Children Settle Will Contest with Stepmom

Posted on Oct 22, 2014 in News

Stepmom-Widow alleged to have forged Testator-spouse’s signature on Will

Two adult children of a Polk County, North Carolina man  settled a case challenging the validity of their father’s will.

The children had suspicions that the Stepmom forged their father’s signature on his will, which was purportedly executed in late November 2012, seven months prior to his unexpected death.

The children pursued the will contest litigation to set aside the will by filing a will caveat in Polk County Superior Court.

With the challenge being the signature was forged, this is an example of a Sham Will. Sham Wills are distinguished from other Will Caveats in that the contest is over whether the will was even executed by the testator. Other types of will caveats include challenges based on the testator’s capacity (eg. competency) or undue influence.

A caveat proceeding is different from a common civil action in that the caveat challenges the validity of the will. If litigation is over the distribution of assets from an estate or confusion over the language of the will, that is separate type of case.

The probated will of the testator, Burton Baer, left the children $250,000 each. So the challenged will did not totally exclude the children. However, per the challenged will, the Stepmom would receive the rest of the estate, which was valued at between $650,000 and $750,000. Plus, the Stepmom would receive $200,000 from Mr. Burton’s various accounts along with $60,000 worth of personal property.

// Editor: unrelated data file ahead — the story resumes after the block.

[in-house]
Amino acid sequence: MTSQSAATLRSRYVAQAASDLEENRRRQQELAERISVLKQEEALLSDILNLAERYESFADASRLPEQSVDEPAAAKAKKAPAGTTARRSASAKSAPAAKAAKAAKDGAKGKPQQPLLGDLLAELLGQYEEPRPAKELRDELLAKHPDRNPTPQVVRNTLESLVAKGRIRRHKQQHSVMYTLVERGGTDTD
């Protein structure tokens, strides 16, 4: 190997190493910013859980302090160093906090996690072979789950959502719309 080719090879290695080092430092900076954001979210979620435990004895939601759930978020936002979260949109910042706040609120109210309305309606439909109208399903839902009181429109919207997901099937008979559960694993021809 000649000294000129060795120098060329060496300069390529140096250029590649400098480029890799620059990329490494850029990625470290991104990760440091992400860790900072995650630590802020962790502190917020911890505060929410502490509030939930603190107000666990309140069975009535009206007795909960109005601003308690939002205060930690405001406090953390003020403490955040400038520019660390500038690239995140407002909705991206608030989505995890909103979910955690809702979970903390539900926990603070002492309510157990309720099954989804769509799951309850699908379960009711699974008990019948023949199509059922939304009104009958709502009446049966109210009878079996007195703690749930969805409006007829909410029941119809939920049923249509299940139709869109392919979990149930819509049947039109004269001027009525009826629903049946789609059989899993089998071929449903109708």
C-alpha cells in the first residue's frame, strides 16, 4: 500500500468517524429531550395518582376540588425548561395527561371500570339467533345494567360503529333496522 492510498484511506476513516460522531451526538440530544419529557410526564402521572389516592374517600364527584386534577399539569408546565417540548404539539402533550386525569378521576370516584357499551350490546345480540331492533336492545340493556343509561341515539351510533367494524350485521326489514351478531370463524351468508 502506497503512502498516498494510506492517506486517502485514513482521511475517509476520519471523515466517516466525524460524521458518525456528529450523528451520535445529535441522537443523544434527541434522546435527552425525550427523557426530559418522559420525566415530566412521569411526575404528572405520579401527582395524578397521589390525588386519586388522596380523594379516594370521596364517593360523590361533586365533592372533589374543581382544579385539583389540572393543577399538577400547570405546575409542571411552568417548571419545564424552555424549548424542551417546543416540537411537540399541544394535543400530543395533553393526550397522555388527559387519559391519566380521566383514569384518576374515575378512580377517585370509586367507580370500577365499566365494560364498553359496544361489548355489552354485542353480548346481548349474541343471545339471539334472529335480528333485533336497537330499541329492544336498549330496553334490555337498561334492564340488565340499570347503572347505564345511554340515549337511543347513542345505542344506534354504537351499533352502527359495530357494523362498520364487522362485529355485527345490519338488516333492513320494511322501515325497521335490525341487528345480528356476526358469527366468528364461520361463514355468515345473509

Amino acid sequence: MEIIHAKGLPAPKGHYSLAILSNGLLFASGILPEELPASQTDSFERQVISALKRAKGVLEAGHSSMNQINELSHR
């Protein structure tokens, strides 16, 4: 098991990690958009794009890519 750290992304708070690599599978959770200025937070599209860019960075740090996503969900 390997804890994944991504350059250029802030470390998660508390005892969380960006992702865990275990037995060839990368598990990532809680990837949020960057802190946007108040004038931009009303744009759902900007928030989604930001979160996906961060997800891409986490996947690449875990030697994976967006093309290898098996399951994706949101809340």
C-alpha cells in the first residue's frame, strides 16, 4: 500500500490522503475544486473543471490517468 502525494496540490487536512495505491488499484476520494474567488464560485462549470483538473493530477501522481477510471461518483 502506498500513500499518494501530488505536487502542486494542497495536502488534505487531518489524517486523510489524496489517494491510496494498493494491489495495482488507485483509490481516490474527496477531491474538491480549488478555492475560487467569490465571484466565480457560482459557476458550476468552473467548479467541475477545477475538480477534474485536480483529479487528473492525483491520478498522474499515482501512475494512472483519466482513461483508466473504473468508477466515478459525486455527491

The testator met the widow, Anelie Baer, on an online dating service called in May of 2011. They married 3 months later in August.

The attorney for the children stated  “Our clients had a bad feeling about the will that was probated.” “It just didn’t pass the smell test.”

The Will Contest litigation was settled whereby the Stepmom would give up her interests in return for the children not pursuing her interest in non-probate accounts. The Stepmom didn’t turn over information on the accounts, but it is guessed to be in the six-figures.

Non-probate assets include financial accounts that have paid on death a/k/a transfer on death beneficiaries. Many times these financial accounts, such as IRA’s and brokerage accounts, can pass more value to beneficiaries than the will and estate.


Case name: In the matter of the will of Burton Baer

Date of settlement: Aug. 1, 2013

Amount: Approximately $1 million in assets